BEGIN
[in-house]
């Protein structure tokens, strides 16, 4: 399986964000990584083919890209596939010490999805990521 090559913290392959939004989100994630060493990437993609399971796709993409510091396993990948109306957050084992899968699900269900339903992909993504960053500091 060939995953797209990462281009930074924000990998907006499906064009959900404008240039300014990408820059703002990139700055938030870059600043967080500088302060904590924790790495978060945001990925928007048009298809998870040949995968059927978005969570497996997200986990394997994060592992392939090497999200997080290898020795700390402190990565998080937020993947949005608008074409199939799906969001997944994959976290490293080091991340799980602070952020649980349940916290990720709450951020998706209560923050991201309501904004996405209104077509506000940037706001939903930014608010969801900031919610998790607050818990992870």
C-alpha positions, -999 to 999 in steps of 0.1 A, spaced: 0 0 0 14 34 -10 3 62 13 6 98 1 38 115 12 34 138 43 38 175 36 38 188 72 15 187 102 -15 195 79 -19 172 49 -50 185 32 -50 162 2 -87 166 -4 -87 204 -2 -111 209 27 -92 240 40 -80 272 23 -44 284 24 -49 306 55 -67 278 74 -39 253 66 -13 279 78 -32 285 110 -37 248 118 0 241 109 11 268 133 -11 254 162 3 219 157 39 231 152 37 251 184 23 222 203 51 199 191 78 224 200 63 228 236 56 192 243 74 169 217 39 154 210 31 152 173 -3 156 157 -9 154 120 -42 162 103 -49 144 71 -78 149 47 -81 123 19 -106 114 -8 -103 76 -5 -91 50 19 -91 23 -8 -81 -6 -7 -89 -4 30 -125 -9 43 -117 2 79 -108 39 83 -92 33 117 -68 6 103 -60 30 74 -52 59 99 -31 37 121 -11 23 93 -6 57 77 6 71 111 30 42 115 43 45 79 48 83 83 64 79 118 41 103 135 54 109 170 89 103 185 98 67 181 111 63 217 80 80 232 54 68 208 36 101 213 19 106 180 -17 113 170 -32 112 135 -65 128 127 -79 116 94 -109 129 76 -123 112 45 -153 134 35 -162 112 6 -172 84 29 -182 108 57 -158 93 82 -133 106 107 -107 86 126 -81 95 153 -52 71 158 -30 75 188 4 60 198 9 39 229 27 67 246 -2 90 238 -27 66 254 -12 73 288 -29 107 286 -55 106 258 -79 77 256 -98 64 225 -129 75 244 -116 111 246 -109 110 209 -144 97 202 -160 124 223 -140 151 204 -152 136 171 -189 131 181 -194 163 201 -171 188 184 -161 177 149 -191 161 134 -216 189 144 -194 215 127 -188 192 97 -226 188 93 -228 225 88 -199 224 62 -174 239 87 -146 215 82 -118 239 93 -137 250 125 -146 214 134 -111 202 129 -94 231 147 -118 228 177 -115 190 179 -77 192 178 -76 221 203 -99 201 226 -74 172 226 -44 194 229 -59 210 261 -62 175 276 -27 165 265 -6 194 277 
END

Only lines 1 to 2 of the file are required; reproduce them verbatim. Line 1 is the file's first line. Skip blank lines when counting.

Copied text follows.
[in-house]
């Protein structure tokens, strides 16, 4: 399986964000990584083919890209596939010490999805990521 090559913290392959939004989100994630060493990437993609399971796709993409510091396993990948109306957050084992899968699900269900339903992909993504960053500091 060939995953797209990462281009930074924000990998907006499906064009959900404008240039300014990408820059703002990139700055938030870059600043967080500088302060904590924790790495978060945001990925928007048009298809998870040949995968059927978005969570497996997200986990394997994060592992392939090497999200997080290898020795700390402190990565998080937020993947949005608008074409199939799906969001997944994959976290490293080091991340799980602070952020649980349940916290990720709450951020998706209560923050991201309501904004996405209104077509506000940037706001939903930014608010969801900031919610998790607050818990992870």